Opportunity remains segregated in America. Evidence can be the bridge to a more equitable world.

Kimberly DuMont

Systemic inequity is the most urgent challenge we face as a nation. We see it in education, housing, health care, employment, and community safety and policing. We see it in income and wealth disparities, life expectancy, and opportunities for leadership and success in this nation. The fault lines are more exposed than ever due to the pandemic and the nation’s racial justice reckoning, but the inequities are longstanding and deeply ingrained in our society.

AIR is taking action. For 75 years, we’ve built and used evidence to improve lives. Now, we’re making a five-year, $100M+ investment in behavioral and social science research and technical assistance to address the underlying causes of systemic inequities and to increase opportunities for people and society.

In partnership with communities and other organizations, the AIR Equity Initiative supports research and the use of evidence to tackle issues at the very center of our national conversation on racial equity: education; workforce development; public safety and policing; and diversity, equity, and inclusion. In the coming year, we will expand our work to health. Our focus is both local and global, and while our initial work will focus on inequities in the U.S., we will continue to fund and seek work to improve lives around the world.

How opportunity is limited in America

Segregation by race and place drives inequities and limits opportunities for millions of people. This applies to the schools our children attend, employment opportunities, and the safety of communities. Funding practices have limited the engagement of diverse, local experts in the creation of solutions, and that has held back our ability to use evidence as a bridge to a more equitable world.

Consider that in racially and economically segregated places:

  • Millions of K-12 students are isolated from educational resources.
  • Adults have limited access to high-wage work and skill training.
  • Communities are over-surveilled and underserved when it comes to policing and public safety.

Generating and using evidence

AIR’s bold commitment is to develop and use evidence to change these inequities. We believe rigorous research and technical expertise in behavioral and social sciences will enable powerful change and move us toward a better, more equitable world. To that end, the AIR Equity Initiative has already made two awards to address inequities in workforce development.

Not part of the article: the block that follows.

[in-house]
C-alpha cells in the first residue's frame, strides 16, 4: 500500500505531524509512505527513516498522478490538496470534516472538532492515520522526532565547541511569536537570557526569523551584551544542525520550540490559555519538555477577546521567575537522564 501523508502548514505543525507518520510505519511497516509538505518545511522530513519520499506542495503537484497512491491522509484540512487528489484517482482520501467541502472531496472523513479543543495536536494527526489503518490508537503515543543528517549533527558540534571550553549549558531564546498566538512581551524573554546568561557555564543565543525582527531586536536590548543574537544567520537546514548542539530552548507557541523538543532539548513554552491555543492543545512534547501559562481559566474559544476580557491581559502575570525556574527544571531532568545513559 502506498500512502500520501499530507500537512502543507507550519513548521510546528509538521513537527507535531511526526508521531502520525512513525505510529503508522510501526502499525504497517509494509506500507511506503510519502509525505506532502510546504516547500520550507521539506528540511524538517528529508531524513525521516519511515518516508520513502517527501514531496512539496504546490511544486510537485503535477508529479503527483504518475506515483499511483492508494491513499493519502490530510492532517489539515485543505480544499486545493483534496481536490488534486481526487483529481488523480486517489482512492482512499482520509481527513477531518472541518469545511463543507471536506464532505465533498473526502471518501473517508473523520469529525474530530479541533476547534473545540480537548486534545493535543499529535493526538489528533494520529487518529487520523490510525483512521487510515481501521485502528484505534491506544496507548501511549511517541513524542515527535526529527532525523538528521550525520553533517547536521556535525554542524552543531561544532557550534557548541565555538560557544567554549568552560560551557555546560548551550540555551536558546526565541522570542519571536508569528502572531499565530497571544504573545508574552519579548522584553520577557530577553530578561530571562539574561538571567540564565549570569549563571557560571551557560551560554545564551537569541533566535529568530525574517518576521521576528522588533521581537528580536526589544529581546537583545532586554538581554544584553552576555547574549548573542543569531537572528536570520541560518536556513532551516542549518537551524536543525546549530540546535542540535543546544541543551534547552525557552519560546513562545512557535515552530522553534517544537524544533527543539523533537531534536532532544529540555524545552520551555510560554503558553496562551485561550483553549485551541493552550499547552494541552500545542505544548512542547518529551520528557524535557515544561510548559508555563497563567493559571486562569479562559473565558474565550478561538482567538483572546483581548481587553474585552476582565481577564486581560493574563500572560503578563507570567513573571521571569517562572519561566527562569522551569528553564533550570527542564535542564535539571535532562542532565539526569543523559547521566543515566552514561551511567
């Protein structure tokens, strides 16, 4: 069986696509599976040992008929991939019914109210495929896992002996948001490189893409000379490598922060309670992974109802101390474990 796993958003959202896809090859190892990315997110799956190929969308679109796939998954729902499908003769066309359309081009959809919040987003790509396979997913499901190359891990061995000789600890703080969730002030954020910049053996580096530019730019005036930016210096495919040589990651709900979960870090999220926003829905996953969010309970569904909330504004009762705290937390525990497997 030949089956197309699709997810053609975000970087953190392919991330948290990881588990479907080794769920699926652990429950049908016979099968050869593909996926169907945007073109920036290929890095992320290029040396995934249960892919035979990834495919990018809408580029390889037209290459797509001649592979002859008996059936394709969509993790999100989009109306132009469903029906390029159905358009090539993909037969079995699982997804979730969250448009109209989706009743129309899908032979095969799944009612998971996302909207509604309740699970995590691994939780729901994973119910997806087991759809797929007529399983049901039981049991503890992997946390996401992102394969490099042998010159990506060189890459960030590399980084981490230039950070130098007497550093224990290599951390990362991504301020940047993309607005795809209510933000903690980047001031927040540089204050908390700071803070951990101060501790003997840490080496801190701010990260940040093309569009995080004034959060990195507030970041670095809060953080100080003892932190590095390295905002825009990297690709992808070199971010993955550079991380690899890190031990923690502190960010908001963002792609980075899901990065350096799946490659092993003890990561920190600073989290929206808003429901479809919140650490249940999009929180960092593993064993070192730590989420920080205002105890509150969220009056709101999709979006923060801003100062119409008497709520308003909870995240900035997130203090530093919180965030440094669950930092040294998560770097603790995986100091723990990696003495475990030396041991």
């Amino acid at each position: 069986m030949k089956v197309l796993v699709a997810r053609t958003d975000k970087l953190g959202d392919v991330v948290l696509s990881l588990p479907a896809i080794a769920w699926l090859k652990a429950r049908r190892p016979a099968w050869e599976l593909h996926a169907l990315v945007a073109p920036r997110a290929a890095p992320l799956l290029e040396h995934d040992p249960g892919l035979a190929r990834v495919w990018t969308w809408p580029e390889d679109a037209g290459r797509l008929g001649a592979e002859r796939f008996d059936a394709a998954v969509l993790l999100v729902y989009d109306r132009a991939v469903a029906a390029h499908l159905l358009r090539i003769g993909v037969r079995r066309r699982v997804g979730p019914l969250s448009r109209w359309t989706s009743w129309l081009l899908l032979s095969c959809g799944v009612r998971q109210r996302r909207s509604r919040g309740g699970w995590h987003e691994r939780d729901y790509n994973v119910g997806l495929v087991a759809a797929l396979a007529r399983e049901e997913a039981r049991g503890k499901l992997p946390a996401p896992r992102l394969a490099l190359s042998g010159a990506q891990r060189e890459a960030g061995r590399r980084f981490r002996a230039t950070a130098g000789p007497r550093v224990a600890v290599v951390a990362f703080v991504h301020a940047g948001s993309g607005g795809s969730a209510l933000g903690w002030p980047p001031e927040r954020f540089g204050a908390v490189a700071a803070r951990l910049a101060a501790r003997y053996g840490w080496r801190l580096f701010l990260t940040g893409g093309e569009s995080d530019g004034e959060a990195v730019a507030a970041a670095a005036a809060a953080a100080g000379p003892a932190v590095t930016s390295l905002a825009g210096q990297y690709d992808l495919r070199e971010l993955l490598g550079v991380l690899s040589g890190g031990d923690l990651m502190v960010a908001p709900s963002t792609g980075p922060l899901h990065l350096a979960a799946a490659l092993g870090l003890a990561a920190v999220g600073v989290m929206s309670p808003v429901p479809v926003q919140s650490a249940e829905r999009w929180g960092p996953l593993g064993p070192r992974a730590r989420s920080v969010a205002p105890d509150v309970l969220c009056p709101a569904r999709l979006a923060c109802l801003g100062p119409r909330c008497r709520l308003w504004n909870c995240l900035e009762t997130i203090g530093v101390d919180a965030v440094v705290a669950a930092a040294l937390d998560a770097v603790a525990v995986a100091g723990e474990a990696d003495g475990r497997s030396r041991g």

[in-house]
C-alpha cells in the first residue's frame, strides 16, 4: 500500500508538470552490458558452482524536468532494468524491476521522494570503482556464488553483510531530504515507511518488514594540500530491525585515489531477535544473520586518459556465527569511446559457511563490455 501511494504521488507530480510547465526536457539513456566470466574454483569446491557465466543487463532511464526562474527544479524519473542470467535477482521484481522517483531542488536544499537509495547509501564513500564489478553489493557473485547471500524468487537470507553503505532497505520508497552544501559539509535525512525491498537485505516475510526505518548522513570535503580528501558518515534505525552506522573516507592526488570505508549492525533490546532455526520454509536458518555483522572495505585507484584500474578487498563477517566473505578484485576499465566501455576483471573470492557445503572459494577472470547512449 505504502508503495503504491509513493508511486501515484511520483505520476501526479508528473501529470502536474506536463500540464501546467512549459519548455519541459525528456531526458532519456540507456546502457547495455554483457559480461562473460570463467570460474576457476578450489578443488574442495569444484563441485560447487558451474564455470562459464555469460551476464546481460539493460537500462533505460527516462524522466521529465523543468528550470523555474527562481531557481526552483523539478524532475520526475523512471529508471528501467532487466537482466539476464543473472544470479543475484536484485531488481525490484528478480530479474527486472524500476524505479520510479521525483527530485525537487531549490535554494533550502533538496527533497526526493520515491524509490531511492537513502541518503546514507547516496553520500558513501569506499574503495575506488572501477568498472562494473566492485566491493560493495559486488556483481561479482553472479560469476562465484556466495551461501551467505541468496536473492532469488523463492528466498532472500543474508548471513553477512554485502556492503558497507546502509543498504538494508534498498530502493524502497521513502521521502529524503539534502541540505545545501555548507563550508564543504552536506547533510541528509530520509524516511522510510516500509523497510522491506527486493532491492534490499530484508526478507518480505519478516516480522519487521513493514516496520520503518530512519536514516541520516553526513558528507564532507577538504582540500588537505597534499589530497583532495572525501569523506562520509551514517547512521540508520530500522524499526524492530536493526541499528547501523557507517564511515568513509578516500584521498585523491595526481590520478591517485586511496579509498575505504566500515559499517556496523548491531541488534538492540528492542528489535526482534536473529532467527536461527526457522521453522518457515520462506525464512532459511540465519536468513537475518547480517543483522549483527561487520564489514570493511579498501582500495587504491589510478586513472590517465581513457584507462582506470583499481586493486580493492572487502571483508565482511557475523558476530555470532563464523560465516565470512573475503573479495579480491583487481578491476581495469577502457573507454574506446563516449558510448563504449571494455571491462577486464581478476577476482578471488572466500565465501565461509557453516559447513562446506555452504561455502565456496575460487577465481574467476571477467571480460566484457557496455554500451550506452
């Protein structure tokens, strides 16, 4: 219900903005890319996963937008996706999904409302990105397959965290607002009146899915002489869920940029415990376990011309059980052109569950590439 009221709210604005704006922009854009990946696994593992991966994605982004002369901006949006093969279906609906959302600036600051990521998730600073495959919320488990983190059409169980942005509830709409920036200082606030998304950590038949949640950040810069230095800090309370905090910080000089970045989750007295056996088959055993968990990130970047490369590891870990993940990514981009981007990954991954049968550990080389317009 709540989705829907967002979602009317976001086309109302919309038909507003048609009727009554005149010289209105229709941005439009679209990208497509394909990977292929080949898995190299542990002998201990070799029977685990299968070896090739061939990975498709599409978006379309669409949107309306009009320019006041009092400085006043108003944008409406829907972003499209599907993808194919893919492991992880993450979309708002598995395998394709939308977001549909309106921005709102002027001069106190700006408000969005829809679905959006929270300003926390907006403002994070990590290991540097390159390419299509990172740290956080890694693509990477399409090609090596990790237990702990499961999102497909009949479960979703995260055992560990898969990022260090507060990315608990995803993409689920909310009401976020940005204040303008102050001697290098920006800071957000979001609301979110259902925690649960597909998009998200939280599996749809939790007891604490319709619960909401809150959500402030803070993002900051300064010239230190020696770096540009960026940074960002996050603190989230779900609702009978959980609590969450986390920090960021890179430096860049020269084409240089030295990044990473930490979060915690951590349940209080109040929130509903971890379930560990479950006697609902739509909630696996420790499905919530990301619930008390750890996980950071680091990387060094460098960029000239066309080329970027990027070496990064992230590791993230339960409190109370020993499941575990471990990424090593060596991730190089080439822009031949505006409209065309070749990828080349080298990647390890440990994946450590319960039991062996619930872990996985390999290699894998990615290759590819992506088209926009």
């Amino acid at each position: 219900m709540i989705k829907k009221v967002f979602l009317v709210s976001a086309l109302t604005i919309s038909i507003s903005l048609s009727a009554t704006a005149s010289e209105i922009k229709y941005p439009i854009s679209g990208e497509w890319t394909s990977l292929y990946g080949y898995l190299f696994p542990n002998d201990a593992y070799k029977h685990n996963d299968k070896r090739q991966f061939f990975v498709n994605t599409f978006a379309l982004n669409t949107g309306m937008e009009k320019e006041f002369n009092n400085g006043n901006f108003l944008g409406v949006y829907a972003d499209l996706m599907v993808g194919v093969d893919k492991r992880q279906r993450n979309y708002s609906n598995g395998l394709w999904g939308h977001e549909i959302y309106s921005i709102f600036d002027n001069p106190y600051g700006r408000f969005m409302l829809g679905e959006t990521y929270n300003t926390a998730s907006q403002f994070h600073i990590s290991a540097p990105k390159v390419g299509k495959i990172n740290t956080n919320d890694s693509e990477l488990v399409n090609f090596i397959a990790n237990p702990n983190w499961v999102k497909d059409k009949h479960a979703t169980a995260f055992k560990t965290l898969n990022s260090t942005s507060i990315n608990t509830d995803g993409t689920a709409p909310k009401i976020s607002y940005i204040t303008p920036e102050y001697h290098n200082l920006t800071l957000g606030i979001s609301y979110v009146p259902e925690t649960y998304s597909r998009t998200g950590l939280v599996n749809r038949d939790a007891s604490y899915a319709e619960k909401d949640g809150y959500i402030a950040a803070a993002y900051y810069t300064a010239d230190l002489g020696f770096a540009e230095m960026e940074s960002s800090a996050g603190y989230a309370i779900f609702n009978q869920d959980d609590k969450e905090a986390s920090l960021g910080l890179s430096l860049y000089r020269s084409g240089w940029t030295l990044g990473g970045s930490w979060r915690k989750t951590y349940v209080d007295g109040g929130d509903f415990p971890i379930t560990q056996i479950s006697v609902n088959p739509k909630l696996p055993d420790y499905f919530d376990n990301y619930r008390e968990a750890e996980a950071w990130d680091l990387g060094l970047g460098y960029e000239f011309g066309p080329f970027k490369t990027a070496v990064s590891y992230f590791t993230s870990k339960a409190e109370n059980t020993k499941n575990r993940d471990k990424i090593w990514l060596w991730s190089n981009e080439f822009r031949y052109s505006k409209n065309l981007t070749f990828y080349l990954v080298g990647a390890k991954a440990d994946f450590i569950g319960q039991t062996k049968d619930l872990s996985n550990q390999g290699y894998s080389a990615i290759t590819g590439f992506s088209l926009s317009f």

Irma Perez-Johnson of AIR and Harry Holzer, an AIR External Fellow and professor of public policy at Georgetown University, are partnering with the City Colleges of Chicago and others to embed, evaluate, and improve evidence-based approaches to skills development. They will ensure the programs are matched to local labor market needs and are feasible, enduring, and accessible.

In Boston, we have joined the William T. Grant Foundation and the Doris Duke Charitable Foundation to support Northeastern University and the Boston Youth Summer Employment Office. These partners are working to increase coordination and alignment across city agencies, community colleges, and employers with the goal of creating targeted opportunities for underserved youth. They’re looking for ways to strengthen program features that have the potential to reduce inequality (e.g., job type, career readiness curriculum, job laddering, and number of summers) and expand opportunities for youth to engage in post-secondary education and training.

Working across systems

In the United States, current approaches to addressing inequity are often siloed and inconsistently based on evidence. We need responses that will recognize local histories and work across systems, and we need the resources to implement them in many communities.

The AIR Equity Initiative will take a different approach. We will look longer-term, across systems; engage different organizations and communities; and embrace both the generation and use of evidence. And our work will be measurable.

To learn about the progress of our research and the lessons we are learning, keep visiting the AIR Equity Initiative website and follow the hashtag #AIR4Equity on Twitter. You can also sign up to receive our newsletter, AIR News, which will have regular updates on the initiative’s work.